Symbolism Objects / ideas which are used to represent something else, E.g. a flag symbolises its country, a dove symbolised peace.

Theme The main idea or topic that a piece of writing is about; a recurrent idea or image.

Third Person Refers to text written from the point of view of ‘he’, ‘she’ or ‘they’.

Tone The mood or atmosphere created by the poet / writer. 

Tragic Hero A protagonist who begins as a great character and is destroyed.

SOME COMMON SPELLING ERRORS:

A LOT – Two words! Hopefully, you won’t have to allot (meaning share out) a lot of time to this problem.

ITS/IT’S – The apostrophe marks a contraction of “it is.”

RHYME – Actually, “rime” was the correct spelling until 1650.

SEPARATE – there’s a rat in separate.

THEIR/THEY’RE/THERE – They’re all pronounced the same but spelled differently. Possessive is “their” and the contraction of “they are” is “they’re.” Everywhere else, it is “there.”

UNTIL – I will never stop until this word is spelled with an extra [l] for the last time.

WEATHER – Whether you like the weather or not, you have to write the [a] after the [e] when you spell it.

WORDS YOU SHOULD TRY TO LEARN:

according, accommodation, across, against, although, ancient, apologise, beautiful, beginning, believe, build, business, caught, category, certain, chemist, complete, cough, conscious, conscience, disguise, difference, embarrass, enough, especially, example, excite, exercise, experience, familiar, famous, finish, forest, guest, guarantee, guilty, government, halve, happened, height, information, interest, immediately, independent, instead, jewel, juice, knowledge, language, listen, league, maintenance, mountain, machine, measure, meant, necessary, neither, nuisance occasion, ocean, once, opposite, original, paragraph, parallel, phrase, possible, pressure, purpose, quite, quiet, queue, receipt, receive, region, remember, sentence, separate, sergeant, sincerely, soldier, succeed, thousands, therefore, temperature, thorough, tomorrow, theatre, unfortunately, until, usually, vacuum, variety, various, vary, vehicle, weight, written, whose, weird.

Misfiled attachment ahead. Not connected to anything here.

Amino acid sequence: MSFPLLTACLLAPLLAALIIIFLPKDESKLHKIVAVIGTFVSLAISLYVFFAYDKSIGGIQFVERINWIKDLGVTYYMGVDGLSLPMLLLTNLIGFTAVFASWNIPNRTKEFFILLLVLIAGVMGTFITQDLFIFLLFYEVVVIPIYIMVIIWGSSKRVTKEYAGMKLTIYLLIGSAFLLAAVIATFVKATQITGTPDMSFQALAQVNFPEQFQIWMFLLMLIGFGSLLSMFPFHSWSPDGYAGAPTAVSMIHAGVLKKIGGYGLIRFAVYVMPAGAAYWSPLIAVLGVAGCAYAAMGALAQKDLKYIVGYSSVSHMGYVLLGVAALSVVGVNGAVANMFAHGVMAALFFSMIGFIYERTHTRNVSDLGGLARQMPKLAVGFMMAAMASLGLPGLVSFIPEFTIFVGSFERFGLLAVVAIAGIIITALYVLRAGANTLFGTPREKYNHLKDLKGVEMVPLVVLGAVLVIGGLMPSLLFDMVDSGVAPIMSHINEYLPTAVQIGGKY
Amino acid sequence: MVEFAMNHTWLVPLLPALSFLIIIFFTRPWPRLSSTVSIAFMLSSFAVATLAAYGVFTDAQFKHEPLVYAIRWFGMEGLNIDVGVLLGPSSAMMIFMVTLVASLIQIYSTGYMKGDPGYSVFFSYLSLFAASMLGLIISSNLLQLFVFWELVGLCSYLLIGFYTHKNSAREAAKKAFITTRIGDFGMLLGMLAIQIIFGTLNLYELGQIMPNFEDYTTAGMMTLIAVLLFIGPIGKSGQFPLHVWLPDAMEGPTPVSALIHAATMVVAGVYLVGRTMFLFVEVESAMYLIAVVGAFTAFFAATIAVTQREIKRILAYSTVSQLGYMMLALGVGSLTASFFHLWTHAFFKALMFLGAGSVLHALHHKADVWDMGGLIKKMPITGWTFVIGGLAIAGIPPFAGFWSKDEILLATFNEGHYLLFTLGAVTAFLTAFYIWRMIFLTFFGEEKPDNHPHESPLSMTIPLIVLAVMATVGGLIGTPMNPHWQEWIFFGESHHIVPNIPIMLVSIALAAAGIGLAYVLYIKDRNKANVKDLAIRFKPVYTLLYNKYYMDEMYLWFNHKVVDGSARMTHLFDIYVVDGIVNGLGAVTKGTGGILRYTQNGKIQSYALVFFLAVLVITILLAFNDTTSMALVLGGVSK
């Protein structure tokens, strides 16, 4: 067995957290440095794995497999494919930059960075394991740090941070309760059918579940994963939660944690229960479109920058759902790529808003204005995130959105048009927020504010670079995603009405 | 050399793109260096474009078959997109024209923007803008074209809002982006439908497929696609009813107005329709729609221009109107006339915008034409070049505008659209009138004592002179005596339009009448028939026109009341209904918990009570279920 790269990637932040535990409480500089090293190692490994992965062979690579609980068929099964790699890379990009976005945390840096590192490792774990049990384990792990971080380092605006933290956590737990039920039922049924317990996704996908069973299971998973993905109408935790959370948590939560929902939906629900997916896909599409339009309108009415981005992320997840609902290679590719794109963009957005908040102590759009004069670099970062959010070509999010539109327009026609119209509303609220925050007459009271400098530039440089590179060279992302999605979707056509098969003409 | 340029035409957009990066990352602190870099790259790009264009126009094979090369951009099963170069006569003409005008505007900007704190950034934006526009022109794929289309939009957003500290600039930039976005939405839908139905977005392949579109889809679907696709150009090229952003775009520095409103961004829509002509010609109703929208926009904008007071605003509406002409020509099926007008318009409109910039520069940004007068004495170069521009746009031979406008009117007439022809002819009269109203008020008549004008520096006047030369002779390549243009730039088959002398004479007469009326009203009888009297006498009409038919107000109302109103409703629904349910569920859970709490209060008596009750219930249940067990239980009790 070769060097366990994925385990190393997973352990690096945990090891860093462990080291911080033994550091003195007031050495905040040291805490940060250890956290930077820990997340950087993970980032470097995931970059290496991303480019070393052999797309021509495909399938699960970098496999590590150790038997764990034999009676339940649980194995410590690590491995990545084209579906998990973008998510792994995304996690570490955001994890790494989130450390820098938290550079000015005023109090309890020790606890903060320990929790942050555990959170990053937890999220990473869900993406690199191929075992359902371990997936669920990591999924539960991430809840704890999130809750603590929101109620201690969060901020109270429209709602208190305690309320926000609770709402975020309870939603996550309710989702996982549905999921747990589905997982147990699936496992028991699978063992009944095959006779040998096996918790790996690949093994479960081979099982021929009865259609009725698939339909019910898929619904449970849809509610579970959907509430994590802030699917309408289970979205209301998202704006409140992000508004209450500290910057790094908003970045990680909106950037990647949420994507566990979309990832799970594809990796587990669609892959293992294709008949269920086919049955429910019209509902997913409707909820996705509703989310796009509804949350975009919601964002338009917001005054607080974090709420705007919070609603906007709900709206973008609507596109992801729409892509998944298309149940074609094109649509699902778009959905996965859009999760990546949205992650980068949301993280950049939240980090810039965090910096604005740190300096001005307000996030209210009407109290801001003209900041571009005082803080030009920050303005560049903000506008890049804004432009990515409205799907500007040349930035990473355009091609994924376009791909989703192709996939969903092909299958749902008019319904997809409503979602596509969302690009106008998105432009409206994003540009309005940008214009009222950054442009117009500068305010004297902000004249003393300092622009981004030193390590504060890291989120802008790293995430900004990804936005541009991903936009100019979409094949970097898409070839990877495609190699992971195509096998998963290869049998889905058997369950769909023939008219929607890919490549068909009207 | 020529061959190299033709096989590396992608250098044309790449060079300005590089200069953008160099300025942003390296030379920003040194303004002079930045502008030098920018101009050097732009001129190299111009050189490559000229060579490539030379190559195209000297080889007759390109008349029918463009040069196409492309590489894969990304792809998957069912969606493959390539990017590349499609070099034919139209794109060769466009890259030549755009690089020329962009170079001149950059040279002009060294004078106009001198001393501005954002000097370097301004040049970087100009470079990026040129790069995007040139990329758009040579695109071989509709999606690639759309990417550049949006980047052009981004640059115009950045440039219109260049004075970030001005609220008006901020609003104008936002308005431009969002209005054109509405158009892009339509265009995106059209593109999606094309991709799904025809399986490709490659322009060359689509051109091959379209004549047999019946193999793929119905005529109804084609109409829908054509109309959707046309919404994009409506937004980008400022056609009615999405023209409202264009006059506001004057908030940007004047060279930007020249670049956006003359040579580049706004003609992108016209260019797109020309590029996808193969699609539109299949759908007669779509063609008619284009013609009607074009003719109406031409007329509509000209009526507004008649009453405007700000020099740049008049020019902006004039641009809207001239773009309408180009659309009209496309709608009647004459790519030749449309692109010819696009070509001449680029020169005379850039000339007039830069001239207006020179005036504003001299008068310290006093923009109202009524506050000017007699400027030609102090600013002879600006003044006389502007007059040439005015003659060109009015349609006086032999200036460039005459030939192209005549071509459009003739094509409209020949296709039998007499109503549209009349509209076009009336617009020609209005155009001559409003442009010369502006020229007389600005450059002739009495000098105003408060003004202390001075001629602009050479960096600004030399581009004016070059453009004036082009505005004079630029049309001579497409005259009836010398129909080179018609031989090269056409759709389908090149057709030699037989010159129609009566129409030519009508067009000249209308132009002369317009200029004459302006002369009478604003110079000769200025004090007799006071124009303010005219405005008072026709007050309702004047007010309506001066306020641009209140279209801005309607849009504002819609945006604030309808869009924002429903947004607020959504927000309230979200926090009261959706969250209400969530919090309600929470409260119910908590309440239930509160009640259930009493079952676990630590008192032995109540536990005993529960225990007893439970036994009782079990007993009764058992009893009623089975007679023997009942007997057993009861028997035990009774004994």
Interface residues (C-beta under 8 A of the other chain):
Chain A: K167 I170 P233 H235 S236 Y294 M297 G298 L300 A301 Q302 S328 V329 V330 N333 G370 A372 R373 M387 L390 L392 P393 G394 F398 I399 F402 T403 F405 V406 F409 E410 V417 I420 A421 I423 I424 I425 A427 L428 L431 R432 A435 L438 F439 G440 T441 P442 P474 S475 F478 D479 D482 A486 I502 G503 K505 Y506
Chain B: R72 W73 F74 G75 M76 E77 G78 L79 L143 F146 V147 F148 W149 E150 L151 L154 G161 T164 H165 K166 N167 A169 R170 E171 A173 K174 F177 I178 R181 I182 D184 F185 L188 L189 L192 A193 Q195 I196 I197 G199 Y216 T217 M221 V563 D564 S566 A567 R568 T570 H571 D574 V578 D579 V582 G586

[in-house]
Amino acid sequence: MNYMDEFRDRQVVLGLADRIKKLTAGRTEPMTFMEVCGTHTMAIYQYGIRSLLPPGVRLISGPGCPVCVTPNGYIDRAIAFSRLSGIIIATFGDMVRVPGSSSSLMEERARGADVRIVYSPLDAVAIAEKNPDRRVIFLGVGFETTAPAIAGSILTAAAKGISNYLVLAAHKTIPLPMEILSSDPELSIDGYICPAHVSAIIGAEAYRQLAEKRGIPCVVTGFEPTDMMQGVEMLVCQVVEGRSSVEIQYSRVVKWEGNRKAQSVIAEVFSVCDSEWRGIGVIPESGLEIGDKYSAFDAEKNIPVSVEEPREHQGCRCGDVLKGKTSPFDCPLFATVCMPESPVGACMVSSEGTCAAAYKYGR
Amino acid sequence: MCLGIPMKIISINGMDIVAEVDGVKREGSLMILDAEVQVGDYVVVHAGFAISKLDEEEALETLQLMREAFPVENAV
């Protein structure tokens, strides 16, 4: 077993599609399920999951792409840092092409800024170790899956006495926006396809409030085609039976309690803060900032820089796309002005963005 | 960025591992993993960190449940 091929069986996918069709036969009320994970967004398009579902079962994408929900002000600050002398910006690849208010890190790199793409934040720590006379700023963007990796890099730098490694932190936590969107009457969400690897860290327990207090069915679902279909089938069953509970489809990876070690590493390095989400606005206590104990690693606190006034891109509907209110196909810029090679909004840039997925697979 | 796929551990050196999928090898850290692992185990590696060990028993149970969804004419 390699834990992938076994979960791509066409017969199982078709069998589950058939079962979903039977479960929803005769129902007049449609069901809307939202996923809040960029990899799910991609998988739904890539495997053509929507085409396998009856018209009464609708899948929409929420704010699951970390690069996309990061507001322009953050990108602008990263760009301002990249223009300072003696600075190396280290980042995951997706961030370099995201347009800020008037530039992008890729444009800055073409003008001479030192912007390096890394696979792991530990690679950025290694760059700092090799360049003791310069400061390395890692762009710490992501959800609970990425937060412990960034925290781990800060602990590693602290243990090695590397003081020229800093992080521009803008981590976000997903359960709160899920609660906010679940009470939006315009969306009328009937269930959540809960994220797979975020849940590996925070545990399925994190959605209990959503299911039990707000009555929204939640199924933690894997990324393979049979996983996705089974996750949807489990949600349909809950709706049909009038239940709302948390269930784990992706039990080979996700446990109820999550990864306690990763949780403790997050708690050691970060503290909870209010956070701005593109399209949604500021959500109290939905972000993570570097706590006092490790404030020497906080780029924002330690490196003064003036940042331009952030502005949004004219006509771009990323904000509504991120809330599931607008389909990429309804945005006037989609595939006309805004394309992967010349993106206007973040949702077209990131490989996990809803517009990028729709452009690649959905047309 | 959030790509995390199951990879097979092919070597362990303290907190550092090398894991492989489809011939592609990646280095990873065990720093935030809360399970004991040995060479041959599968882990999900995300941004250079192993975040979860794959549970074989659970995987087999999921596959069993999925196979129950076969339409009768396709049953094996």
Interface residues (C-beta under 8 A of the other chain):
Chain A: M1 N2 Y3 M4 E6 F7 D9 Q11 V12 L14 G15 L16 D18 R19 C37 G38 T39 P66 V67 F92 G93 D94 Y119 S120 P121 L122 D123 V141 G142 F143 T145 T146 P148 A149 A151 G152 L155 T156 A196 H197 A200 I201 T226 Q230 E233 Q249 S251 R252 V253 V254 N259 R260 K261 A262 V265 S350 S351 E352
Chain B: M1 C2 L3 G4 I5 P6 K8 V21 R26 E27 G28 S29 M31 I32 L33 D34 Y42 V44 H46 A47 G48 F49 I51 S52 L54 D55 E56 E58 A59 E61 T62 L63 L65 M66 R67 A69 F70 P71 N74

LOOKING FOR ADVENTURE – STEVE BACKSHALL

We will be analysing this later in the week…

We made our way up the rough driveway to Collingwood House, through the thick bushes, to a collection of ramshackle buildings surrounded by towering oak and silver birch trees. The main farmhouse was little more than a hundred years old. Bright blue paint along the rafters failed to cover up the fact that they and almost everything else were deeply rotten. The whole place seemed like a vision, and my parents were both starry-eyed the second they saw it.

Mum and Dad took up the management of the place more in the way of a lifestyle than just a home. They planted an enormous vegetable patch, and embarked on the impossible task of rebuilding the dilapidated buildings. After a few months, our first rescue animal arrived, an asthmatic donkey called Barney, and after that the floodgates opened. We collected all sorts: dogs, goats, floppy-eared rabbits, two intimidating geese called Victoria and Albert, and an Exmoor pony called Walnut who deliberately headed for low-hanging branches to try and forcibly remove anyone daft enough to try and ride him.

All the animals were much more pets than they were farm animals. We used to play hide-and-seek with the goats, running off into the bracken when they weren’t looking, then sitting quietly waiting. Just minutes later, a wet nose would nuzzle into your ear. It was my job to milk the goats before going to school each day, and it was a lot harder than it looked. If it was a warm day at school, I’d end up stinking of curdled milk.

Even as a child I valued my own space, and the woods were my retreat. Wondrous ancient woodlands of conifer and broadleaf, dappled sunlight, the scent of pines, the scurry of squirrels. I knew the location of every fox earth and badger sett, stalked red deer to see how close I could get, and cried when one of the stable girls set light to a clutch of grass snake eggs found in a manure heap. For the rest of my life, no matter where I go or how much I make my current house my own, Collingwood will always be my home.